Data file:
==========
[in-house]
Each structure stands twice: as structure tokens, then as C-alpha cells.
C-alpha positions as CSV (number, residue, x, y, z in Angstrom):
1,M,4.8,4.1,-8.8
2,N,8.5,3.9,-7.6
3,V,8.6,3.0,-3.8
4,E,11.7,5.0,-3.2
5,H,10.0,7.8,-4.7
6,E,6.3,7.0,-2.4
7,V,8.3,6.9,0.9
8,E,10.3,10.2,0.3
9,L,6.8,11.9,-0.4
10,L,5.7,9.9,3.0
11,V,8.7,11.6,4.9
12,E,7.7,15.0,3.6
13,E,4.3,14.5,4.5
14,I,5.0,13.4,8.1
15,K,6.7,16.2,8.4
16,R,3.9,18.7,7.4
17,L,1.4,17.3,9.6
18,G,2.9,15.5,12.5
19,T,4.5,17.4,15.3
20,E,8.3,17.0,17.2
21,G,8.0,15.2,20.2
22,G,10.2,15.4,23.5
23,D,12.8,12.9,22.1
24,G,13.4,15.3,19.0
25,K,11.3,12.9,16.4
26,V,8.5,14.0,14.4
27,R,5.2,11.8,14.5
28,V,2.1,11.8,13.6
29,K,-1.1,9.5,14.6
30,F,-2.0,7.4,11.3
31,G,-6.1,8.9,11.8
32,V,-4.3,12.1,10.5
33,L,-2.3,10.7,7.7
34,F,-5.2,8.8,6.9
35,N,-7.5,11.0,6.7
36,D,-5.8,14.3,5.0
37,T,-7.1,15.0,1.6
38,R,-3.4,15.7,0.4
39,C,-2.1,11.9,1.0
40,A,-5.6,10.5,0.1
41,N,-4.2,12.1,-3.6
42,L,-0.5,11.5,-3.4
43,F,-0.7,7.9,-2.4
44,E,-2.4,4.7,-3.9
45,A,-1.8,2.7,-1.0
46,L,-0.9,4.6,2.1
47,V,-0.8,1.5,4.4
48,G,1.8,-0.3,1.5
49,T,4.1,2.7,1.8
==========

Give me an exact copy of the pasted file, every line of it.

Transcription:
[in-house]
Each structure stands twice: as structure tokens, then as C-alpha cells.
C-alpha positions as CSV (number, residue, x, y, z in Angstrom):
1,M,4.8,4.1,-8.8
2,N,8.5,3.9,-7.6
3,V,8.6,3.0,-3.8
4,E,11.7,5.0,-3.2
5,H,10.0,7.8,-4.7
6,E,6.3,7.0,-2.4
7,V,8.3,6.9,0.9
8,E,10.3,10.2,0.3
9,L,6.8,11.9,-0.4
10,L,5.7,9.9,3.0
11,V,8.7,11.6,4.9
12,E,7.7,15.0,3.6
13,E,4.3,14.5,4.5
14,I,5.0,13.4,8.1
15,K,6.7,16.2,8.4
16,R,3.9,18.7,7.4
17,L,1.4,17.3,9.6
18,G,2.9,15.5,12.5
19,T,4.5,17.4,15.3
20,E,8.3,17.0,17.2
21,G,8.0,15.2,20.2
22,G,10.2,15.4,23.5
23,D,12.8,12.9,22.1
24,G,13.4,15.3,19.0
25,K,11.3,12.9,16.4
26,V,8.5,14.0,14.4
27,R,5.2,11.8,14.5
28,V,2.1,11.8,13.6
29,K,-1.1,9.5,14.6
30,F,-2.0,7.4,11.3
31,G,-6.1,8.9,11.8
32,V,-4.3,12.1,10.5
33,L,-2.3,10.7,7.7
34,F,-5.2,8.8,6.9
35,N,-7.5,11.0,6.7
36,D,-5.8,14.3,5.0
37,T,-7.1,15.0,1.6
38,R,-3.4,15.7,0.4
39,C,-2.1,11.9,1.0
40,A,-5.6,10.5,0.1
41,N,-4.2,12.1,-3.6
42,L,-0.5,11.5,-3.4
43,F,-0.7,7.9,-2.4
44,E,-2.4,4.7,-3.9
45,A,-1.8,2.7,-1.0
46,L,-0.9,4.6,2.1
47,V,-0.8,1.5,4.4
48,G,1.8,-0.3,1.5
49,T,4.1,2.7,1.8